Definition of reconcile
2 : to make consistent or congruous reconcile an ideal with reality
3 : to cause to submit to or accept something unpleasant was reconciled to hardship
4a : to check (a financial account) against another for accuracyb : to account for
: to become reconciled
reconcilabilityplay \ˌre-kən-ˌsī-lə-ˈbi-lə-tē\ noun
reconcilableplay \ˌre-kən-ˈsī-lə-bəl, ˈre-kən-ˌ\ adjective
reconcilementplay \ˈre-kən-ˌsī(-ə)l-mənt\ noun
Examples of reconcile in a sentence
She and Eddie had separated and reconciled so many times the children had lost track of whose clothes were where. —John Grisham, The Chamber, 1995
He thought they might reconcile the Parisians to his daring design by reminding them of the familiar arches of their bridges. —Mario Salvadori, Why Buildings Stand Up, 1990
By exposing the comic-pathetic quality of the human condition, it temporarily reconciles us to that condition without creating in us complacence, lethargy, or any negative emotion. —Clifton Fadiman, Center Magazine, January-February 1971
It is a function of architecture to reconcile technology with human cussedness, to make the mechanics of life endurable … —Russell Lynes, Harper's, October 1968
It can be difficult to reconcile your ideals with reality.
<historians have never been able to reconcile the two eyewitness accounts of the battle>
Did You Know?
Adapt, adjust, accommodate, conform, and reconcile all mean to bring one thing into agreement with another. Adapt implies a modification according to changing circumstances ("they adapted to the warmer climate"). Adjust suggests bringing something into a close and exact correspondence or harmony ("we adjusted the budget to allow for inflation"). Accommodate may suggest yielding or compromising to form an agreement ("he accommodated his political beliefs in order to win"). Conform suggests coming into accordance with a pattern, example, or principle ("she refused to conform to society's values"). Reconcile implies the demonstration of the underlying compatibility of things that seem to be incompatible ("I tried to reconcile what he said with what I knew").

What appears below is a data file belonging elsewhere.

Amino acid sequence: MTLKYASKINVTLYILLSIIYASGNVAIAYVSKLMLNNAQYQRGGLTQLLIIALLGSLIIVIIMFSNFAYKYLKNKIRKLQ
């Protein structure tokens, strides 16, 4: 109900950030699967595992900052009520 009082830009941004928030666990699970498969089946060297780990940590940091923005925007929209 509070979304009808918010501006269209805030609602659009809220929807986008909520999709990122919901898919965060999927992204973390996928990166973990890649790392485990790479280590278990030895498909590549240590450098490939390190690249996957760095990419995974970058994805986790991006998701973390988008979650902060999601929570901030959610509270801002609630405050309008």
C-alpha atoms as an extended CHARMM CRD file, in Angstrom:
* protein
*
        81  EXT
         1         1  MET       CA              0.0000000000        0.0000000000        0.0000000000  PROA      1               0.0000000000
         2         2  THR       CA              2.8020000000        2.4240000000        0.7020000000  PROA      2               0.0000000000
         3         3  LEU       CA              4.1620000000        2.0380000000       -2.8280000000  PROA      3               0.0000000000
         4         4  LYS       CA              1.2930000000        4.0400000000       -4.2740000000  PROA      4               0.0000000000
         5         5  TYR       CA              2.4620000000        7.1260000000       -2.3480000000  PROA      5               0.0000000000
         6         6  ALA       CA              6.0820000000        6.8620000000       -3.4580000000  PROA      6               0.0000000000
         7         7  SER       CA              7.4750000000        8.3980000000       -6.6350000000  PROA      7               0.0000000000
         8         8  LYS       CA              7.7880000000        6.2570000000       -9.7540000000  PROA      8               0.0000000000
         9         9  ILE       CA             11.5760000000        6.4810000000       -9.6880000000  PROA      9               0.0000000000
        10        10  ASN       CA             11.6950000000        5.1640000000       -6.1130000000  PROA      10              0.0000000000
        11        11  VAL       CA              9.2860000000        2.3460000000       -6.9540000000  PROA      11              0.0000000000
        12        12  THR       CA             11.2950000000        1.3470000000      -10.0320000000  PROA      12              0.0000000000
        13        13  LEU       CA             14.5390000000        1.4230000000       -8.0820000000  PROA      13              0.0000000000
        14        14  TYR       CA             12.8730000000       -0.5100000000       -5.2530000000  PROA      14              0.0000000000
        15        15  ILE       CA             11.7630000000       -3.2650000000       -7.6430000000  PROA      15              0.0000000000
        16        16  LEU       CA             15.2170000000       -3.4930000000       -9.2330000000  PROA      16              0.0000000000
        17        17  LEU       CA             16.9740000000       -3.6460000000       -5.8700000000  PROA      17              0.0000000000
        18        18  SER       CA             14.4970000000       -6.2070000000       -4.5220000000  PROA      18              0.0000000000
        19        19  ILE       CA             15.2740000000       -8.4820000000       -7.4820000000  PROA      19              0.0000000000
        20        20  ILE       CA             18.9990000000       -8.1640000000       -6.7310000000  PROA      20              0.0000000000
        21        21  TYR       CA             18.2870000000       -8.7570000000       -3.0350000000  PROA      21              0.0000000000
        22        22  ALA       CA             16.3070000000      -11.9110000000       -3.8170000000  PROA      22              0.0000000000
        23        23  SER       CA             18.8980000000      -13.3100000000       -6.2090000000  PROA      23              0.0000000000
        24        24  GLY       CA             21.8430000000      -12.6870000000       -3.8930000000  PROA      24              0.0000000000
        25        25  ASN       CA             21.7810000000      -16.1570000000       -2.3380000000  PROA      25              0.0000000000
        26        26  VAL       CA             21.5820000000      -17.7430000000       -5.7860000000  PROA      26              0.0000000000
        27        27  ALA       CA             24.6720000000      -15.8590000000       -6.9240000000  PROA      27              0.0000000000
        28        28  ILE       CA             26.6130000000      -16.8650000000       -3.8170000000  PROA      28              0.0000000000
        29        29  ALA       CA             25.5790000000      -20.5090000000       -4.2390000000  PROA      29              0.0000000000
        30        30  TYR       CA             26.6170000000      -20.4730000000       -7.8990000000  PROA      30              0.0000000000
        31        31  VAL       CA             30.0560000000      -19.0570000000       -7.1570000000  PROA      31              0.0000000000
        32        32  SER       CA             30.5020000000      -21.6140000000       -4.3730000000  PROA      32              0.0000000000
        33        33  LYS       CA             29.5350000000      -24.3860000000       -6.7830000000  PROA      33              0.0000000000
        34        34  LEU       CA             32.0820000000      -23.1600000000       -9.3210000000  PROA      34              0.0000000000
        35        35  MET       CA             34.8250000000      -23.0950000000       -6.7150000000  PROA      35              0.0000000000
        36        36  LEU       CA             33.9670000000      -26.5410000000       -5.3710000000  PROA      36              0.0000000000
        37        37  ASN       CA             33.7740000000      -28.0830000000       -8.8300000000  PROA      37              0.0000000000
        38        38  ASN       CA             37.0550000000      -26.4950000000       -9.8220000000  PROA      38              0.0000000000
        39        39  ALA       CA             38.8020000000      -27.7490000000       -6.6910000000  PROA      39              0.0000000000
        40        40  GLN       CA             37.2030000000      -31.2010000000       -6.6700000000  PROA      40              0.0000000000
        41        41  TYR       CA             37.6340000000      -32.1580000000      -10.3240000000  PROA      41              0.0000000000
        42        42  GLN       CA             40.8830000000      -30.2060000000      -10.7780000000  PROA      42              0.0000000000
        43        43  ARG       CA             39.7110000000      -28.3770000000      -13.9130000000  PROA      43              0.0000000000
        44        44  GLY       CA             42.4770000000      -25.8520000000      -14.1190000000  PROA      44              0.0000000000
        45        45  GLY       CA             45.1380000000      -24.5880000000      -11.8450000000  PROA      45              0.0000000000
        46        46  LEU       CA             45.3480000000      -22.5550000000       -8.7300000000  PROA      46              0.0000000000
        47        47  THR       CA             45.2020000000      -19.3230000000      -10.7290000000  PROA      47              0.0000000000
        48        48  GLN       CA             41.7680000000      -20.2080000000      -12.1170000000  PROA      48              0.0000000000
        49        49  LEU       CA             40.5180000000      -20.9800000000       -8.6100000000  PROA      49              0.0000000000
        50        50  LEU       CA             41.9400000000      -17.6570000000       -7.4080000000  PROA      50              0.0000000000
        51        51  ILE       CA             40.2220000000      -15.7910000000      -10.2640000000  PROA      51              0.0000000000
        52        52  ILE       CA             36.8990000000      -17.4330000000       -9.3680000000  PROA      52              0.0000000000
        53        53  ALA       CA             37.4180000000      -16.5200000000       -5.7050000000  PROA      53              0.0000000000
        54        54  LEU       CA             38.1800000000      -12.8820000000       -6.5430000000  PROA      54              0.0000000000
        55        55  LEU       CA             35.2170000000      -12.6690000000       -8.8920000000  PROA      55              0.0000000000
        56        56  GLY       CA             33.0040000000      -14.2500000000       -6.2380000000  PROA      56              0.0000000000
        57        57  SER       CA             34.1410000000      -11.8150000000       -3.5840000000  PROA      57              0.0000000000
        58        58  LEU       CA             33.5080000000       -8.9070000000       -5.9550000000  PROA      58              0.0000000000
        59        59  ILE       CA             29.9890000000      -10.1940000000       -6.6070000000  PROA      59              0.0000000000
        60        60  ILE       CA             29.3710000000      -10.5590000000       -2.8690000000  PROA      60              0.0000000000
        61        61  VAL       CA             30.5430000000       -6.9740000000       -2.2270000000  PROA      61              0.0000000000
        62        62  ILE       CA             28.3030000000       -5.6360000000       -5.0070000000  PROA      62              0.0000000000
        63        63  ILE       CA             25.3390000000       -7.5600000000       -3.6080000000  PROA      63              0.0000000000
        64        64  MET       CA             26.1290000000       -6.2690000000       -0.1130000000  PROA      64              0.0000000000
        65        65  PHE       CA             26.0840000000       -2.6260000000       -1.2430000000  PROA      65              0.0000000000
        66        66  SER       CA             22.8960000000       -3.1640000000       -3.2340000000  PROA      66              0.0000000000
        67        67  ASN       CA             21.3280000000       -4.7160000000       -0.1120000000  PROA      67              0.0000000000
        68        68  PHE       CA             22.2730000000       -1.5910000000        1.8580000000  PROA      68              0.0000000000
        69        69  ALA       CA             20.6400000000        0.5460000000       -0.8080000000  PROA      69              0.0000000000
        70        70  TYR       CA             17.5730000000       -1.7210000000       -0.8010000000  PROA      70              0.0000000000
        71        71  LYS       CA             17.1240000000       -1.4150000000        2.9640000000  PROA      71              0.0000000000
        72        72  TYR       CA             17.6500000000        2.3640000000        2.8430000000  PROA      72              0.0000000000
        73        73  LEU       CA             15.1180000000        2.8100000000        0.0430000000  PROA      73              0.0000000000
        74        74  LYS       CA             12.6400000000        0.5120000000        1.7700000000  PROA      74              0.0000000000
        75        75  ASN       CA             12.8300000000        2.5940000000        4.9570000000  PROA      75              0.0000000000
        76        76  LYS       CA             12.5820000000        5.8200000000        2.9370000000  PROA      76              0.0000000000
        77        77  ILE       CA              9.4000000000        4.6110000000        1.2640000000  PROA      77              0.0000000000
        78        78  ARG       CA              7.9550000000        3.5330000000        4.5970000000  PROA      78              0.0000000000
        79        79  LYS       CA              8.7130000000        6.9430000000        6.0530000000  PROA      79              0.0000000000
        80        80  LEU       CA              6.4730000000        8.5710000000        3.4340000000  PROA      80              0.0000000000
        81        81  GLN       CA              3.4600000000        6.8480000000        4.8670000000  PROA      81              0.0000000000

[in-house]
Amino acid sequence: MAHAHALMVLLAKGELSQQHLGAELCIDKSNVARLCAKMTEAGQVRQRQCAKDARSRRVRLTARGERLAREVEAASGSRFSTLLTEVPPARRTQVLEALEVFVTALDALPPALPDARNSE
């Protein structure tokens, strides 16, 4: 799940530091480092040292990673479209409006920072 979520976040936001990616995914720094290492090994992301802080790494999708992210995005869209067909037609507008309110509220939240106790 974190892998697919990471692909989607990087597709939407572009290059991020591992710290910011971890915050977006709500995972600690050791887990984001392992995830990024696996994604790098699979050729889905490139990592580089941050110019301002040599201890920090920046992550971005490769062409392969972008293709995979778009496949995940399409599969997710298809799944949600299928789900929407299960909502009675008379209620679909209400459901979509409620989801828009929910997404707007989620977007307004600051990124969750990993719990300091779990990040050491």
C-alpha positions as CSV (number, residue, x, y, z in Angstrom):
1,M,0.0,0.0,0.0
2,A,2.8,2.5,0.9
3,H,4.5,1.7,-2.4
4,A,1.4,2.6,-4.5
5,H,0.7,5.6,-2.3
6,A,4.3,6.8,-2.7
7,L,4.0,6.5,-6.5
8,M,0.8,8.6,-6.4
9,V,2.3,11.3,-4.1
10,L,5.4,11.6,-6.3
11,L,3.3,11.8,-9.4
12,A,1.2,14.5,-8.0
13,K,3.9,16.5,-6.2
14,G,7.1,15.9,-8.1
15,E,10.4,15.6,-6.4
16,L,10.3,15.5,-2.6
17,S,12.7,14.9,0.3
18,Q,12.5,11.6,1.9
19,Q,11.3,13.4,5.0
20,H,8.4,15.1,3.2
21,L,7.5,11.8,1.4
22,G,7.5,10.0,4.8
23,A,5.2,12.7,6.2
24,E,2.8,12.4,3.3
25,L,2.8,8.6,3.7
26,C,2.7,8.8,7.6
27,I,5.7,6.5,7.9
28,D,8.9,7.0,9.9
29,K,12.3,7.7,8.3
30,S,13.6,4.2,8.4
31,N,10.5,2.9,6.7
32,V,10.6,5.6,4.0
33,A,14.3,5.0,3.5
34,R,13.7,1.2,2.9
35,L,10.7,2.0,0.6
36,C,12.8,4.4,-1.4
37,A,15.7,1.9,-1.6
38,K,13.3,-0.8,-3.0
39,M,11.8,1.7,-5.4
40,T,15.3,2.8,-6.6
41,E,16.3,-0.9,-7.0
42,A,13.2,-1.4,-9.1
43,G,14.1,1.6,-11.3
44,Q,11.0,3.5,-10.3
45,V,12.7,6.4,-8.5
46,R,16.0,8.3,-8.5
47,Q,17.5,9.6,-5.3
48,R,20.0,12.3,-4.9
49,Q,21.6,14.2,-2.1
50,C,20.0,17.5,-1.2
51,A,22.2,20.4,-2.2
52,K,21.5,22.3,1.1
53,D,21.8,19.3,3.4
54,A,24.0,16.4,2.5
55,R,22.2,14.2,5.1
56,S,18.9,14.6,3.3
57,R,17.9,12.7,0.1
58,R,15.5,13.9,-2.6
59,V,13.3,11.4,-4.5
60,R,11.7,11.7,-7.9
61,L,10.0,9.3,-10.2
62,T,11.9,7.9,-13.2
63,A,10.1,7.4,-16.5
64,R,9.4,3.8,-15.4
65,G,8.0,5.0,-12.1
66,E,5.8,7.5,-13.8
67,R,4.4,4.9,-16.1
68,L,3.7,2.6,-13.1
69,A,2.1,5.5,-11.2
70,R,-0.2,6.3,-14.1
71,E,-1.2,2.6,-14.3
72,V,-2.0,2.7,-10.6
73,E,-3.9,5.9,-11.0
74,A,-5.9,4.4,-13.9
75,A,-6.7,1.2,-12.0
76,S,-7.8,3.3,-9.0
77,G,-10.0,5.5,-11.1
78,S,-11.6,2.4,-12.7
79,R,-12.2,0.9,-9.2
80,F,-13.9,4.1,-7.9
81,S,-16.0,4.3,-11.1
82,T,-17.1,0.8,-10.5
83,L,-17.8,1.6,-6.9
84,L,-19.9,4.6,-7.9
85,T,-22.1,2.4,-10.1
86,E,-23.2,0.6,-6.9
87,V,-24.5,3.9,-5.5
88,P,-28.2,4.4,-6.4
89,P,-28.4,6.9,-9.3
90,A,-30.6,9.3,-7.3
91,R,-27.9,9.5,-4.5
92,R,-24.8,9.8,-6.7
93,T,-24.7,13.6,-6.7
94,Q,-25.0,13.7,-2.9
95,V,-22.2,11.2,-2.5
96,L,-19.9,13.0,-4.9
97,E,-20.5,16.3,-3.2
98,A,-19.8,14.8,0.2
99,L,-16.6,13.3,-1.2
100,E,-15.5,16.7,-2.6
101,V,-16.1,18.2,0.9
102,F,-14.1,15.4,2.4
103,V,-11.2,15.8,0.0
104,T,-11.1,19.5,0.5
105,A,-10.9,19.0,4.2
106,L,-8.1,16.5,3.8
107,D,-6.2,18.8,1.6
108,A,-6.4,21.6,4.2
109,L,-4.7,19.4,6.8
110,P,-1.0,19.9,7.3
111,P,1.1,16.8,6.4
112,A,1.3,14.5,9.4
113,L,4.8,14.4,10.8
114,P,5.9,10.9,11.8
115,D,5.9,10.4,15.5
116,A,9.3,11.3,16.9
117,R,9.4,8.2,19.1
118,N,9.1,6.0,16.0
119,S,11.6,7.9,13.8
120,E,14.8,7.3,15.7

Origin and Etymology of reconcile
Middle English, from Anglo-French or Latin; Anglo-French reconciler, from Latin reconciliare, from re- + conciliare to conciliate
First Known Use: 14th century
Synonym Discussion of reconcile
RECONCILE Defined for English Language Learners
Definition of reconcile for English Language Learners
: to find a way of making (two different ideas, facts, etc.) exist or be true at the same time
: to cause people or groups to become friendly again after an argument or disagreement
RECONCILE Defined for Kids
Definition of reconcile for Students
1 : to make friendly again She helped to reconcile friends who had been quarreling.
2 : to settle by agreement : adjust You'll have to reconcile your differences.
3 : to make agree His story cannot be reconciled with the facts.
4 : to cause to give in or accept I reconciled myself to the loss.
Legal Definition of reconcile
1 a : to restore to harmony reconciled the parties reconciled the marriage b : to bring to resolution reconcile differences
2a : to check (a financial account) against another for accuracy b : to account for
: to become reconciled; specifically : to voluntarily resume cohabitation as spouses prior to a divorce becoming final with the mutual intention of remaining together and reestablishing a harmonious relationship denied the complaint for divorce because the parties had reconciled
reconcilability\ˌre-kən-ˌsī-lə-ˈbi-lə-tē\ play noun
reconcilable\ˌre-kən-ˈsī-lə-bəl\ play adjective
reconciliation\ˌre-kən-ˌsi-lē-ˈā-shən\ play noun
Seen and Heard
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